Introduction to Web Workers

We will explore how Web Workers providing useful examples for better understanding.

What are Web Workers?

Web Workers provides a way to run javascript scripts in a different context than the window context. They do not block the main execution thread.

         /----- Worker Thread
-------O------- Main Execution Thread

To run javascript code in a Web Worker, we need to provide the Worker() constructor with the URL where the javascript resides. Once a Worker instance is created, it will run the script in a different context called DedicatedWorkerGlobalScope.

DedicatedWorkerGlobalScope is not reachable from the main thread. The only way Web Workers and the main execution thread can communicate between each other is by passing messages. For passing messages, they use the postMessage method.

Below we show how the main thread would communicate with the worker thread:


// The script must obey the same origin policy
const worker = new Worker(‘script-to-run-in-a-worker.js’)
worker.onmessage = function(evt) {

// Pass a message to the worker
worker.postMessage('hello world')

The worker thread needs to prepare itself for listening messages. We can use onmessage or addEventListener('message') method to register a listener.


self.onmessage = function(evt) {

Since Web Workers runs in a different global context ( called DedicatedWorkerGlobalScope ) than the current window, they have access to a limited amount of APIs.

Why do we need Web Workers?

Web Workers make possible to run a script in a background thread, separated from the main execution thread of a web application. The advantage of this is that laborious processing can be performed in a separate thread without blocking the main execution thread.

What can I do with Web Workers?

In this section we will show some usages Web Workers examples. We need to remember that Web Workers are meant to be a long-lived, since they have a high start-up performance cost and a high per-instance memory cost.

Thus we should use them with moderation for intensive computational tasks, such as, compute prime numbers, obfuscating code in the browser or digital image processing.

Prime number finder using a web worker

In this example, we will use the a web worker to find prime numbers between 0 and the provided number.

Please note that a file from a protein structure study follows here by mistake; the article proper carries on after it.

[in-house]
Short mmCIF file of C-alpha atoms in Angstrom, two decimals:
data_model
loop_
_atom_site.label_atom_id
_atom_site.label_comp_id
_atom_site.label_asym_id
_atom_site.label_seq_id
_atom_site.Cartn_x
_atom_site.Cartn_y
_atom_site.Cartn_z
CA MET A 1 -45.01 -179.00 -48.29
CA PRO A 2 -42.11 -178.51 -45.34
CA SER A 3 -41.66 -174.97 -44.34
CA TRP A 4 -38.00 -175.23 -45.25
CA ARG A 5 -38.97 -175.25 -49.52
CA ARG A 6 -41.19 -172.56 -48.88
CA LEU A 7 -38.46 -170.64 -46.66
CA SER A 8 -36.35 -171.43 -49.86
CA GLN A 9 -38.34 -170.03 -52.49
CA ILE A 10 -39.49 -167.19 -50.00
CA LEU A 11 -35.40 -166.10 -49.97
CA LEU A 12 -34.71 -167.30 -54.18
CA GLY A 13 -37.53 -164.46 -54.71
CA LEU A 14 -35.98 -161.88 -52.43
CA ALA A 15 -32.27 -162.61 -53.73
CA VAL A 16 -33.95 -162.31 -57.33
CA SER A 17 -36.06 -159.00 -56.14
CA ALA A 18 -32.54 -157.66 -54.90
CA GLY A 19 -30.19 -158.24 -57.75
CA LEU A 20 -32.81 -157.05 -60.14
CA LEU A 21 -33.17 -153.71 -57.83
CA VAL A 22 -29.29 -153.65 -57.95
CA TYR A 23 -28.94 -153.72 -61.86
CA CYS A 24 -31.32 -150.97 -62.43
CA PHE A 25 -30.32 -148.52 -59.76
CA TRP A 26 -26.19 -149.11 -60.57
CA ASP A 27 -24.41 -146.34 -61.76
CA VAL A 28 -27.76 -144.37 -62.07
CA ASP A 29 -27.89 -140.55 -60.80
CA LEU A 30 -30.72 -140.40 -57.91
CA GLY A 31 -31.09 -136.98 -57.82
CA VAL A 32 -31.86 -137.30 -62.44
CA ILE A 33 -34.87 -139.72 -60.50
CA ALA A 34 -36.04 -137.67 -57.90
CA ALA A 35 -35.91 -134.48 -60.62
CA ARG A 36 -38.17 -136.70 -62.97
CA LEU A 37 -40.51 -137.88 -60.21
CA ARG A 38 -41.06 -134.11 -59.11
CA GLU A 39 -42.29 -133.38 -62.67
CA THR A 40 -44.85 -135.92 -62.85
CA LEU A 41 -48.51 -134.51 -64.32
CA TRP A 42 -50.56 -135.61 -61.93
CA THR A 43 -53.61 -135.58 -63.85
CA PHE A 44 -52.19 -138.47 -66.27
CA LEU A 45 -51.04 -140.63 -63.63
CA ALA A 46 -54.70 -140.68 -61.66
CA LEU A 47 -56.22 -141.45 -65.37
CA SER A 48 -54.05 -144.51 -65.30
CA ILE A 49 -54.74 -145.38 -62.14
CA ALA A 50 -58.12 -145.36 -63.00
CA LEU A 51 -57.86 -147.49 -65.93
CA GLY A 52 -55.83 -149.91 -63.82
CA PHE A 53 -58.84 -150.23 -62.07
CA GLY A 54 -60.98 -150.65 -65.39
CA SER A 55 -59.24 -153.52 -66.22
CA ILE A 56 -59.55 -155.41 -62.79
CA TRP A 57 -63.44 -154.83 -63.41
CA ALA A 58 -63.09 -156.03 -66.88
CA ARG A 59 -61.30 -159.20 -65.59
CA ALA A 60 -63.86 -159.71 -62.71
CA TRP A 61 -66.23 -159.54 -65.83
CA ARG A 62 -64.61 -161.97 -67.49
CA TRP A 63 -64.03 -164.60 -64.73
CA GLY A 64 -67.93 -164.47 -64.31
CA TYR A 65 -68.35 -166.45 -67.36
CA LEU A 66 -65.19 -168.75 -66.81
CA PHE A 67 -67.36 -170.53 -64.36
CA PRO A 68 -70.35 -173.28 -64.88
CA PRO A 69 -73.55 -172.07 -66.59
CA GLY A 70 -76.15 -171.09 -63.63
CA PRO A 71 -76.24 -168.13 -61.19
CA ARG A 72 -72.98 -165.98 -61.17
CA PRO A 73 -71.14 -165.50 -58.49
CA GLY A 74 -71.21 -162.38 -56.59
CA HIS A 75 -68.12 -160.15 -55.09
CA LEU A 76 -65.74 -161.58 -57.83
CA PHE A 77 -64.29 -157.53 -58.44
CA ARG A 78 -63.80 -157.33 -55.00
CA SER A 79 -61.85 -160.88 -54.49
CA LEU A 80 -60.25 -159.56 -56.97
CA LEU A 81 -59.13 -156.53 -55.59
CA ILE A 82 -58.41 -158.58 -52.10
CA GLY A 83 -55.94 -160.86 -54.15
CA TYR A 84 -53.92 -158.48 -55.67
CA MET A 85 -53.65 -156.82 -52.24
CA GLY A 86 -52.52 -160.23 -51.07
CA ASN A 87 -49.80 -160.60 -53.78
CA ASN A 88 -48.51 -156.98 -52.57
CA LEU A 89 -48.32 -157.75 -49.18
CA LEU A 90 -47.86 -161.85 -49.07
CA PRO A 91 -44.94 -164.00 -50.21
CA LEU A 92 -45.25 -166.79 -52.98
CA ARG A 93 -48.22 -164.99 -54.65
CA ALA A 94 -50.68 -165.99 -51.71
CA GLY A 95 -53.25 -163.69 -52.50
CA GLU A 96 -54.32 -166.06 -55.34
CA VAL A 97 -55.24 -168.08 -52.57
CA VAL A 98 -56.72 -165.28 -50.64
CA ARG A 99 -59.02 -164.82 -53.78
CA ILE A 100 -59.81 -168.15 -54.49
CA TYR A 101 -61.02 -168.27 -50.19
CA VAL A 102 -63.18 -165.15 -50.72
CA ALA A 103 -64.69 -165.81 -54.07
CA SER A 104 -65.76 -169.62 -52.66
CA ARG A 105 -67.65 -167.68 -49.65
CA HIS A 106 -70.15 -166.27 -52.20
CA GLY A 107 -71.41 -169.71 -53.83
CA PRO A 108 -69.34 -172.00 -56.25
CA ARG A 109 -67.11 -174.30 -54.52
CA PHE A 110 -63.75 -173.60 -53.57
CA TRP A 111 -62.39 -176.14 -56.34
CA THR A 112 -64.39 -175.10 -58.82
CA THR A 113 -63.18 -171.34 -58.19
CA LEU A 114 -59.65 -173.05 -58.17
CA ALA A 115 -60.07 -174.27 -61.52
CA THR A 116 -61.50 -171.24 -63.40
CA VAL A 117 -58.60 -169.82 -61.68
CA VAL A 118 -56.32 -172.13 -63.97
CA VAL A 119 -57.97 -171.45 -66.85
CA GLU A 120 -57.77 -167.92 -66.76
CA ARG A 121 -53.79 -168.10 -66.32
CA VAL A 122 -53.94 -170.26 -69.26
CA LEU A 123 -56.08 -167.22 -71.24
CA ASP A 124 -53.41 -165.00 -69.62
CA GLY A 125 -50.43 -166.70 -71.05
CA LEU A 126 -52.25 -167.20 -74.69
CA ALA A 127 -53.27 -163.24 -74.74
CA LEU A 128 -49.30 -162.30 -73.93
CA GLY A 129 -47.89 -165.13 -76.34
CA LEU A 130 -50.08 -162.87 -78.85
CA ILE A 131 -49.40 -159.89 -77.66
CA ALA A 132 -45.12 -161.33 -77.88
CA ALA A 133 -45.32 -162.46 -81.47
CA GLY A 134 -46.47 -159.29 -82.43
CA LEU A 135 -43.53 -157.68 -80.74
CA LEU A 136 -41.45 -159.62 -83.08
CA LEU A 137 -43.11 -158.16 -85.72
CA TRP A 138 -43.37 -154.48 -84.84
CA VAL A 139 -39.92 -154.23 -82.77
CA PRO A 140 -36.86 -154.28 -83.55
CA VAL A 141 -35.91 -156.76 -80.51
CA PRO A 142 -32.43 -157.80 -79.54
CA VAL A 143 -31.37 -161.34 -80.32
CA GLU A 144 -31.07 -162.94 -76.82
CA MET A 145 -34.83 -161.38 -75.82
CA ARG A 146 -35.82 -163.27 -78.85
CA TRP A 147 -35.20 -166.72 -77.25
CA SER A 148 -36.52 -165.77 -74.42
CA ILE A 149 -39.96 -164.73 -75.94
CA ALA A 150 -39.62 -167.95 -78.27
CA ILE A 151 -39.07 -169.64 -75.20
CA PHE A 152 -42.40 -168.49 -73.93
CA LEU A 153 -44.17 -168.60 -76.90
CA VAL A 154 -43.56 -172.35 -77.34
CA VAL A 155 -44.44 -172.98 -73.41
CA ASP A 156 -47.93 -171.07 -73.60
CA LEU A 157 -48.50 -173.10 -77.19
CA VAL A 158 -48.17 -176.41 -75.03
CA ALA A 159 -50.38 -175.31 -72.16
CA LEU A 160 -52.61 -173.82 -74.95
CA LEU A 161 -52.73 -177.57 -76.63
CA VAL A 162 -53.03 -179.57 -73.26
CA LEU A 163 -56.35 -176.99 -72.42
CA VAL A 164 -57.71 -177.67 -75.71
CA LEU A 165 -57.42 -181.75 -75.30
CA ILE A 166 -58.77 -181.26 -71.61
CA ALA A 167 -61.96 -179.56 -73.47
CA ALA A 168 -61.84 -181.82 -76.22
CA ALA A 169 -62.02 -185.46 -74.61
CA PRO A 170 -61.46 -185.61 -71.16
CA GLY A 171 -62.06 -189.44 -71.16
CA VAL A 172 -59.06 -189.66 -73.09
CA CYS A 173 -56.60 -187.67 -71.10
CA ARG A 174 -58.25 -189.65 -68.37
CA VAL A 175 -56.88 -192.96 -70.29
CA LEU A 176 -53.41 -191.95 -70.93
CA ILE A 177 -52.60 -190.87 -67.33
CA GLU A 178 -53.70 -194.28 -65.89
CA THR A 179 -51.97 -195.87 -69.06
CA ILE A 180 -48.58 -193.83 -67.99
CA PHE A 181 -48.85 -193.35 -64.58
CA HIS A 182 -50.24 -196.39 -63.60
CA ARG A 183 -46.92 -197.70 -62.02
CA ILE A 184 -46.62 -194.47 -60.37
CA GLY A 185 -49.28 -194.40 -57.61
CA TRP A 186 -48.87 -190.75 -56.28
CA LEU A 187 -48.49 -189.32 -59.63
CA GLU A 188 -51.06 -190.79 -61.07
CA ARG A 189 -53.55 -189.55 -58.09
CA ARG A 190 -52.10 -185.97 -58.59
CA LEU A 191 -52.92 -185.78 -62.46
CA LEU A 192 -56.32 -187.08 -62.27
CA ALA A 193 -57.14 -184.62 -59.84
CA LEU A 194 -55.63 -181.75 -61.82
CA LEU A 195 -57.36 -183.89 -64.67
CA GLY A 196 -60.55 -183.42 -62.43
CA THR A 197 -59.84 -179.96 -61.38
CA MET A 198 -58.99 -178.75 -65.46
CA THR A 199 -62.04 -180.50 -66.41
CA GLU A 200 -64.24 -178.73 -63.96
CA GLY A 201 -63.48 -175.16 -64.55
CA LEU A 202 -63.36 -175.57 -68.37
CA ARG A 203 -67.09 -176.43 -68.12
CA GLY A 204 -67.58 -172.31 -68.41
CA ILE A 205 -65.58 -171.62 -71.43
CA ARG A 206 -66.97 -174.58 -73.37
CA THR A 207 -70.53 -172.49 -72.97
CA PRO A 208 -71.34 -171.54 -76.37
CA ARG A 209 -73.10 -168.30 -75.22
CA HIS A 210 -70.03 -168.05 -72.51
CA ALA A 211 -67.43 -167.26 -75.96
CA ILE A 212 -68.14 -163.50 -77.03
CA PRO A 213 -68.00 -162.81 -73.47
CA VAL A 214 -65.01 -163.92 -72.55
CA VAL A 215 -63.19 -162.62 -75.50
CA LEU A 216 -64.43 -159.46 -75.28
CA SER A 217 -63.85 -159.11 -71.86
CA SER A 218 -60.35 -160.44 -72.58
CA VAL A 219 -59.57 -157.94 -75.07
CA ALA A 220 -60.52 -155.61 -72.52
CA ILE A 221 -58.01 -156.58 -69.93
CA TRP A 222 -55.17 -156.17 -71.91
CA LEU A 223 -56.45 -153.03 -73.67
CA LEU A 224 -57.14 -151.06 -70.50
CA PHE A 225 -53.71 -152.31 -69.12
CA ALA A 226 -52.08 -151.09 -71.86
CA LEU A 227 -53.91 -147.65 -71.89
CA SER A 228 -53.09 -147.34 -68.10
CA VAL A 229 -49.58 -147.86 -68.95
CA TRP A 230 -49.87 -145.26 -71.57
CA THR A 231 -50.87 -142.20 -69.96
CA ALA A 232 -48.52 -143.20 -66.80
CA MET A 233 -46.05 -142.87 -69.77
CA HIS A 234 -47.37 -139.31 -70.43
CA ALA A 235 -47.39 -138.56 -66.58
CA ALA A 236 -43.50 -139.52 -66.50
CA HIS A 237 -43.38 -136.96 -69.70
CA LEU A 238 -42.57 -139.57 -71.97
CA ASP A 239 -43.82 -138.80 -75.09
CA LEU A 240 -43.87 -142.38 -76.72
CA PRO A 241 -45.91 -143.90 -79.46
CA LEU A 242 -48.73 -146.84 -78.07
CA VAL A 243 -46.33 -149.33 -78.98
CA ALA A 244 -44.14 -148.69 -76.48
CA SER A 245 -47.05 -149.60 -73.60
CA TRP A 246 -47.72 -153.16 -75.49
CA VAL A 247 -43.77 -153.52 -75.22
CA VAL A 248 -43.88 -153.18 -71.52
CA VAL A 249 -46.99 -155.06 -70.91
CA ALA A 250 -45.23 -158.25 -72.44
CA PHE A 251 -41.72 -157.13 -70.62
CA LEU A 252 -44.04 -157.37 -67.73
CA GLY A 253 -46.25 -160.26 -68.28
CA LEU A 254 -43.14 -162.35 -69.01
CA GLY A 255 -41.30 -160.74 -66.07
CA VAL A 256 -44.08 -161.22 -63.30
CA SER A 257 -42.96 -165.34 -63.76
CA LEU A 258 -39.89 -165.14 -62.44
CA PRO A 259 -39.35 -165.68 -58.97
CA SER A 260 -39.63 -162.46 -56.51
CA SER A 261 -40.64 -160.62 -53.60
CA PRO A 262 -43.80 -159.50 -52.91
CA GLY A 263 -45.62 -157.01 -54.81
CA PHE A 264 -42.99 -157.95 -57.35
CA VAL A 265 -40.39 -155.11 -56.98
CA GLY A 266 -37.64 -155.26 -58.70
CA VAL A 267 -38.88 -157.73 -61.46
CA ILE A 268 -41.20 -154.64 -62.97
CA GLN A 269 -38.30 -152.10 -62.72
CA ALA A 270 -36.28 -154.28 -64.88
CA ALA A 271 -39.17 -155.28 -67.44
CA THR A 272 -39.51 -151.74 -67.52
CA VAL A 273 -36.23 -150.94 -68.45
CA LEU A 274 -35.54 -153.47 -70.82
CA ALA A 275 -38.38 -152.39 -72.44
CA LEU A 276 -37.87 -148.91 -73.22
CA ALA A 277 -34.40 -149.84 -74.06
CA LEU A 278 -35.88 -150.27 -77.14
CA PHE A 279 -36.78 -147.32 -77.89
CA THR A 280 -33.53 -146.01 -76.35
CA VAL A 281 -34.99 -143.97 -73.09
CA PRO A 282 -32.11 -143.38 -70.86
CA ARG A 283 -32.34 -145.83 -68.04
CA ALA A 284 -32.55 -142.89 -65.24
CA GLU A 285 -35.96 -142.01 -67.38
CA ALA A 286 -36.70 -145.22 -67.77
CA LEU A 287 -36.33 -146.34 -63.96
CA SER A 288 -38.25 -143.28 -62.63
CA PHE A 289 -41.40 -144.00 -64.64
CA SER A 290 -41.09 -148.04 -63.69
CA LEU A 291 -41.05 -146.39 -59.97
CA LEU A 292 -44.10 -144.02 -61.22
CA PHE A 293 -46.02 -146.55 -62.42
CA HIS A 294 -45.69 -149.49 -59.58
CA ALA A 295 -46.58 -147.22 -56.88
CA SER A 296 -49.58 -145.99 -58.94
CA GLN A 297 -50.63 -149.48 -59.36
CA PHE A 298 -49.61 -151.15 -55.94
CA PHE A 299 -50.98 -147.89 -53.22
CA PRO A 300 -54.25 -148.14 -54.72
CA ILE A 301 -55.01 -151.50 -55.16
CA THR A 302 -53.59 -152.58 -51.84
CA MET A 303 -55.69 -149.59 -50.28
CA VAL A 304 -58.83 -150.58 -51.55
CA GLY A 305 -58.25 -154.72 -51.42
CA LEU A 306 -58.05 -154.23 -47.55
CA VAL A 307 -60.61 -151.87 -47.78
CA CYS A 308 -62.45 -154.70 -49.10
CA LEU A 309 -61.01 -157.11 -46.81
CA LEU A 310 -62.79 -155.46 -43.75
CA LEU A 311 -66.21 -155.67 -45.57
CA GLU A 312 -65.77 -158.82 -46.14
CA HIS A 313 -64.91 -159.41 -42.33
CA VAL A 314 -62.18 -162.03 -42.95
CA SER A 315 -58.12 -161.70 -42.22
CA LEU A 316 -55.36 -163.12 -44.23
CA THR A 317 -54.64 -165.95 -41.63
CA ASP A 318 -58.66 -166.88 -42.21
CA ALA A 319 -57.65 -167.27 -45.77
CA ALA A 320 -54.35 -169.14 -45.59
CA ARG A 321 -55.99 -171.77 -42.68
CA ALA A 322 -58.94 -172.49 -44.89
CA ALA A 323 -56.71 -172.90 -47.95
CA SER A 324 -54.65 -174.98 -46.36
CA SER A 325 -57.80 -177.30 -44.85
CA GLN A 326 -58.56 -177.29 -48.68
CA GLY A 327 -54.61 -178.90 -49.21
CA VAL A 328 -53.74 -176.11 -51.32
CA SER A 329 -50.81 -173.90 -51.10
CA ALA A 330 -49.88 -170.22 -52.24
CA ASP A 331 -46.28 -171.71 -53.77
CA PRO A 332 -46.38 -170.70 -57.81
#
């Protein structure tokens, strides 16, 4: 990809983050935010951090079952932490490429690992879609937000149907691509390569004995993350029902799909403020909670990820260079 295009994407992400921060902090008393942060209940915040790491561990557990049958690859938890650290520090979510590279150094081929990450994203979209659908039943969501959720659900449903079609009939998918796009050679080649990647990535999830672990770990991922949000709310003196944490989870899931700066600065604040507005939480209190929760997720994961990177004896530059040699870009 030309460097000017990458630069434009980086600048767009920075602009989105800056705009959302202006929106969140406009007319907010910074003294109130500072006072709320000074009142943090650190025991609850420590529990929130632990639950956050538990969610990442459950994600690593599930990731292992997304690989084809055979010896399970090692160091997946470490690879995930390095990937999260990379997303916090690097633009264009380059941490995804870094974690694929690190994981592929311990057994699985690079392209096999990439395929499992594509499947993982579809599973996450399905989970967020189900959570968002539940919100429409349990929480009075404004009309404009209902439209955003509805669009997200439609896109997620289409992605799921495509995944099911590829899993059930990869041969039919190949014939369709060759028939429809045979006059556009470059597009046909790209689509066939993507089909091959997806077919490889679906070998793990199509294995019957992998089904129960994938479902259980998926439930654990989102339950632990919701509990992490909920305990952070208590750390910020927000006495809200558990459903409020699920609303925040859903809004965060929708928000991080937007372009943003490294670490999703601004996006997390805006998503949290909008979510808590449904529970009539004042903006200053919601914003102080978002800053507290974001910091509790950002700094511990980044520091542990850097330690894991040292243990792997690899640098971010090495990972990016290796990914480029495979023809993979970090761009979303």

let myWorker = new Worker('web-worker.js')


// Function: Evaluates if a number is prime.
// Params: Number
// Return: Boolean
const isPrime = (number) => {
    let prime = true
    for (let i = 2; i <= Math.sqrt(number); i++) {
        if (number % i == 0) {
            prime = false
    return prime

// Function: Evaluates if a number is prime.
// Return: void
const findPrimeNumbersUntil = (maxNumber, postMessage) => {
    let number = 0
    while (number <= maxNumber) {
          if (isPrime(number)){
            // found a prime!

self.onmessage = function (message) {
    // Get number
    const number =

    // Find prime numbers until given one
    findPrimeNumbersUntil(number, self.postMessage)

Obfuscating javascript files in a web worker

The following example will be an obfuscator tool. You upload your javascript package file and get the package obfuscated. Usually, this would involve sending the package to the backend where it would be processed. With Web Worker, the job can be done in a separate thread avoiding blocking the main thread.

Here you have your in-browser obfuscator:

const url = ''

let myWorker = new Worker('obfuscator_worker.js')

myWorker.onmessage = function(evt){
    const { obfuscated } =
    console.log('Vue obfuscated = ' + obfustated)

myWorker.postMessage({ url })



function obfuscated(text) {
        compact: false,
        controlFlowFlattening: true

self.onmessage = function(evt){
    const { url } =
    fetch( url ).then( response => {
        response.text().then( text => {
          self.postMessage({obfuscated: ofuscated(text)})

Example: Image processing operation.

External articles you might be interested: